THE BLOG

Will It Ever Be Masculine to Say You Have Mental Health Issues?

11/11/2015 17:38 GMT | Updated 11/11/2016 10:12 GMT

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HuffPost UK is running a month-long focus around masculinity in the 21st Century, and the pressures men face around identity. To address some of the issues at hand, Building Modern Men presents a snapshot of life for men, from bringing up young boys to the importance of mentors, the challenges between speaking out and 'manning up' as well as a look at male violence, body image, LGBT identity, lad culture, sports, male friendship and mental illness.

If you live on the internet like I do then you can separate men into three groups. The beta males, who complain about being friend-zoned by women whilst simultaneously spouting abuse at any woman that dare speak their mind; the alpha lad, who would quite happily shout 'WAHEY' if someone dropped a pint in the pub; and the... let's go with 'gamma' to stay in the same misconstrued vein here... the gamma males, who just try to keep their fucking heads down, to be honest.

With so many male voices screaming their opinions into their keyboards, it's easy to see important issues get lost in the cacophony of nonsense. Serious issues become buried in self-important retorts and pissing contests. However, some issues are slowly managing to creep out into the daylight.

Male mental health has taken a step towards centre stage in recent months. An issue usually reserved only for analysing the perpetrators of mass shootings, mental health is making its way into every conversation, as men start to feel more comfortable talking about their aliments in a public forum without the fear of being labelled 'mental', 'crazy' or other ableist terminology. With the tragic death of Robin Williams in August of last year, the conversation of male mental health finally started to be discussed coherently on a particular forum that is usually reserved for image theft and puns. I, of course, mean Twitter.

Thousands of men identified with Mr Williams. Men realised that they could have it all, a beautiful partner and all the possessions they could need, and still feel completely empty. It was no longer something to be ignored, it was no longer something to be shrugged off. It was something to address. People began to have enough of being told to "cheer up" or "get over it". Real help was needed. Real advice was required. As male suicide rates rose, people talked and people discussed, and people wanted to help each other.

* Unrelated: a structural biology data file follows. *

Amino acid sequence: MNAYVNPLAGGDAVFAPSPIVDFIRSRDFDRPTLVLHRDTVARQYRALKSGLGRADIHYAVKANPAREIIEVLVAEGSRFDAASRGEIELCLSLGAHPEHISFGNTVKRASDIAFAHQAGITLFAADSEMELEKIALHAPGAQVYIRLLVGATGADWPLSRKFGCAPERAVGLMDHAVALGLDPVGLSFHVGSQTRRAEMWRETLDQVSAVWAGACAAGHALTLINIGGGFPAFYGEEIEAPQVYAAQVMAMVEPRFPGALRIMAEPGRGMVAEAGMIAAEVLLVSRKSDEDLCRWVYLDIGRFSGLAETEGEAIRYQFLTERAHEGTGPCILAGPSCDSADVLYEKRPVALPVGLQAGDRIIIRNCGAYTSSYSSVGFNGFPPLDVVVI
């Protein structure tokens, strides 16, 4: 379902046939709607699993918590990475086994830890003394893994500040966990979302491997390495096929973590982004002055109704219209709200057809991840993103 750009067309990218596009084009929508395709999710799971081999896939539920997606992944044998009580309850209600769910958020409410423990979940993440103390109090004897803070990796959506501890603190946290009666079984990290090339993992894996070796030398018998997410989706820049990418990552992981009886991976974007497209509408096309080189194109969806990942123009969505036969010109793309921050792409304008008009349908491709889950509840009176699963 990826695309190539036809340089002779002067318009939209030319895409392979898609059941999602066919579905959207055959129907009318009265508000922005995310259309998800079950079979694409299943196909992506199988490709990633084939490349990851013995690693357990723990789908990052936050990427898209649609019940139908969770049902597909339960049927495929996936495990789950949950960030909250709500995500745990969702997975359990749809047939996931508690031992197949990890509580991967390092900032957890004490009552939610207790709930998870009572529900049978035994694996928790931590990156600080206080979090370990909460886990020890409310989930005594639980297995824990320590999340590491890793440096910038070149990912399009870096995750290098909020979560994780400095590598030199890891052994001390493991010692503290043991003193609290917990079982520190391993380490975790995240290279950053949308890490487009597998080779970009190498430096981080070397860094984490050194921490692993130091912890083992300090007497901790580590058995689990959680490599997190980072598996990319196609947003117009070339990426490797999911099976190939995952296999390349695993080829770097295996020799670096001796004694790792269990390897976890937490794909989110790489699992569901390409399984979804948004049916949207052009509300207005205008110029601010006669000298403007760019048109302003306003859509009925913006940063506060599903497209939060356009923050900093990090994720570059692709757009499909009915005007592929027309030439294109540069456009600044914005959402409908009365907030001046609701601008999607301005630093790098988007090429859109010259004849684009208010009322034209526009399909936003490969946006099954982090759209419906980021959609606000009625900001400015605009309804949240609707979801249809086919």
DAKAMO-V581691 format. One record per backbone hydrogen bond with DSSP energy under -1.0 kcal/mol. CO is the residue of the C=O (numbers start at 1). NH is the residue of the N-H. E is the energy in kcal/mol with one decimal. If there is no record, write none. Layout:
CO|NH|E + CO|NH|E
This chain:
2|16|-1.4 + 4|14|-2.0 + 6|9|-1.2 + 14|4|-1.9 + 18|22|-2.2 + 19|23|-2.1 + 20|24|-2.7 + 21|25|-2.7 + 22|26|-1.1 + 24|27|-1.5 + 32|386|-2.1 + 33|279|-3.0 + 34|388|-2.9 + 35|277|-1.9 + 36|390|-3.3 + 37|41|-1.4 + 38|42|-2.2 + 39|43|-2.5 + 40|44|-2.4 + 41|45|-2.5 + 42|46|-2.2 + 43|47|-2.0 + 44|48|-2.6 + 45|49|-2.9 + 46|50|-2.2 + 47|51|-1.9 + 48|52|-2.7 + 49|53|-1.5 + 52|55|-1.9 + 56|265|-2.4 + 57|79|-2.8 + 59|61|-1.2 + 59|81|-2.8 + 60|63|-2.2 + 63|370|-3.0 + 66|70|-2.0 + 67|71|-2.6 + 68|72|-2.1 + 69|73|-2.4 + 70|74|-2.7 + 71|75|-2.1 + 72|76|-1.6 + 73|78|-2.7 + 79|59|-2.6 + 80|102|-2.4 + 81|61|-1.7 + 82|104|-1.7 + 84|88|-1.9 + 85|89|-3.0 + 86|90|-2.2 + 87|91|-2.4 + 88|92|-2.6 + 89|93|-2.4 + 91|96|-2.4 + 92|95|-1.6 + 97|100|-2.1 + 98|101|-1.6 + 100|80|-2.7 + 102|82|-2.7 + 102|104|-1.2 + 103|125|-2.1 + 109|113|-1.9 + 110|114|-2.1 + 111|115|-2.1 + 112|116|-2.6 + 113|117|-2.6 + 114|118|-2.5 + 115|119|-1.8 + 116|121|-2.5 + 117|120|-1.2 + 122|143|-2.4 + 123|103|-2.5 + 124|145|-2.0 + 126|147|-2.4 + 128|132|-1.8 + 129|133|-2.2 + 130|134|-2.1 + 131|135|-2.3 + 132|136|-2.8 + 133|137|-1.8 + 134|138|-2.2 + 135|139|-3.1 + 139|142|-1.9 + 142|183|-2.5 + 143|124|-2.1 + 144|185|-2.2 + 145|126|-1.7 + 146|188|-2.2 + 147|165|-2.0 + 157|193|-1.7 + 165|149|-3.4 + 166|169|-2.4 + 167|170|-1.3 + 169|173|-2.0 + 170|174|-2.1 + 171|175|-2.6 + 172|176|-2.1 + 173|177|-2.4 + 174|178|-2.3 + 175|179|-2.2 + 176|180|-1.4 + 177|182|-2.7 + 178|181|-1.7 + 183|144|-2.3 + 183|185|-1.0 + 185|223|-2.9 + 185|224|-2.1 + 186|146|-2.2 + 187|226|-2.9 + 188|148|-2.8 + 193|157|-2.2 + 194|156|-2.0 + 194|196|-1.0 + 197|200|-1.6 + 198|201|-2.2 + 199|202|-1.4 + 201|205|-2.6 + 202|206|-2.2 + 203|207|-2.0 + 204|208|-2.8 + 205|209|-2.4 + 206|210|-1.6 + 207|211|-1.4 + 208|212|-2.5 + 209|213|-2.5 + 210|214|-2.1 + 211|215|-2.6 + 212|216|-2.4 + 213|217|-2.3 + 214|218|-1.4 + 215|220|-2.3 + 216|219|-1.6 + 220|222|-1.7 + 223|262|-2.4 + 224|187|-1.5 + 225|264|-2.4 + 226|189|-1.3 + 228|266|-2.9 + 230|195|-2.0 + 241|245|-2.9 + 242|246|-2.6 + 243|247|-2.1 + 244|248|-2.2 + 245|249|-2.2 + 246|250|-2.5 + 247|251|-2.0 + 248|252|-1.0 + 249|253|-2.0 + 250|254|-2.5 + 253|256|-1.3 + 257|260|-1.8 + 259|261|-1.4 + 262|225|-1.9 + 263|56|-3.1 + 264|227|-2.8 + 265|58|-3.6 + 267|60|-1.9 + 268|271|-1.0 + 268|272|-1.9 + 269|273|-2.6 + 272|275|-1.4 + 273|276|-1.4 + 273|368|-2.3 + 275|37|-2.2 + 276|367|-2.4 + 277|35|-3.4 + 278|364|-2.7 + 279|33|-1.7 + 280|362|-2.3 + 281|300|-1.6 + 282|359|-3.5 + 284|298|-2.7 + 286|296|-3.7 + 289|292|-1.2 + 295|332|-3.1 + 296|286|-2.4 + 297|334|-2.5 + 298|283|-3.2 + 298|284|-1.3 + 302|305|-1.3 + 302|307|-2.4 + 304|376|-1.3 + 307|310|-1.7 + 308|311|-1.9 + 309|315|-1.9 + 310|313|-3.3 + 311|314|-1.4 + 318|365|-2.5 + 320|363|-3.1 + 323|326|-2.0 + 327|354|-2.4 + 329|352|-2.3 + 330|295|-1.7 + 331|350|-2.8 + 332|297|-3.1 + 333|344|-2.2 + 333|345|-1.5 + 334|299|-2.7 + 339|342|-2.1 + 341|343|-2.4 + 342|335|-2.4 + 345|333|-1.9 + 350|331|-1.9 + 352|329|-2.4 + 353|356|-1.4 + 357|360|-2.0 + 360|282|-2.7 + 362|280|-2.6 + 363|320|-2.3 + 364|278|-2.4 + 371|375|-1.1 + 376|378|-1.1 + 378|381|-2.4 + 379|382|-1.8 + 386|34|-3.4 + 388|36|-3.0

The stigma around depression is still quite real. Men still feel like they are supposed to hide their emotions, to suppress any feelings that aren't hunger or pint lust. There aren't many male role models that speak quite openly about their feelings. You don't see Jason Statham or Arnie sat on metal folding chairs in a white room, discussing life, the universe and everything. They are blowing stuff up. They don't have time to discuss that it's fine to be in touch with your emotions, unless it's rage or bad movie choices. I would probably have been able to identify my own mental health issues if an episode of He-Man had Prince Adam sat on the Northern Line, listening to Brian Eno and wondering where his life went wrong.

The hardest part about coming to terms with your own mental health is admitting that something might be wrong with you. In my own personal experience, when it comes to my own wellbeing I am extremely indifferent. Man flu? It'll pass. Possible cracked rib? I don't want to waste a doctor's time with that. That time I got gout from drinking rum for six weeks straight? I don't want to bother the NHS. So going to the doctor to discuss how I'm perpetually sad felt like a defeat. That's the mindset; saying that you're a little bit broken makes you look weak.

But shit changes. Men now wear tighter trousers than most women do, so should we feel isolated by our own brains? Fuck, no. We've got shit to do. As men, we need to spend our time hunting bears or dancing in the rain with our shirts off or whatever men are supposed to do. Not having an existential crisis at 3am because you can't find the last Hobnob, or having a panic attack on the tube because you put your keys in a different pocket than usual.

But, like with so many of these issues, there are people to talk to. If you can't handle talking to a doctor just yet, try one of the numerous charities that will be more than happy to help. If you don't feel up to that, try talking to your friends or your partner. Or simply try Twitter. Don't self-diagnose, don't jump to conclusions. Research, find meaning, there will always be people willing to help. Don't let other people's expectations of you make you feel like you're failing. You are not failing. You are simply you.

Just to leave this on a slightly lighter note, here are some very important diagrams:

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Life-abet by Aaron Gillies out now RRP £10.99 (Blink Publishing)

Amazon - http://bit.ly/Lifeabet

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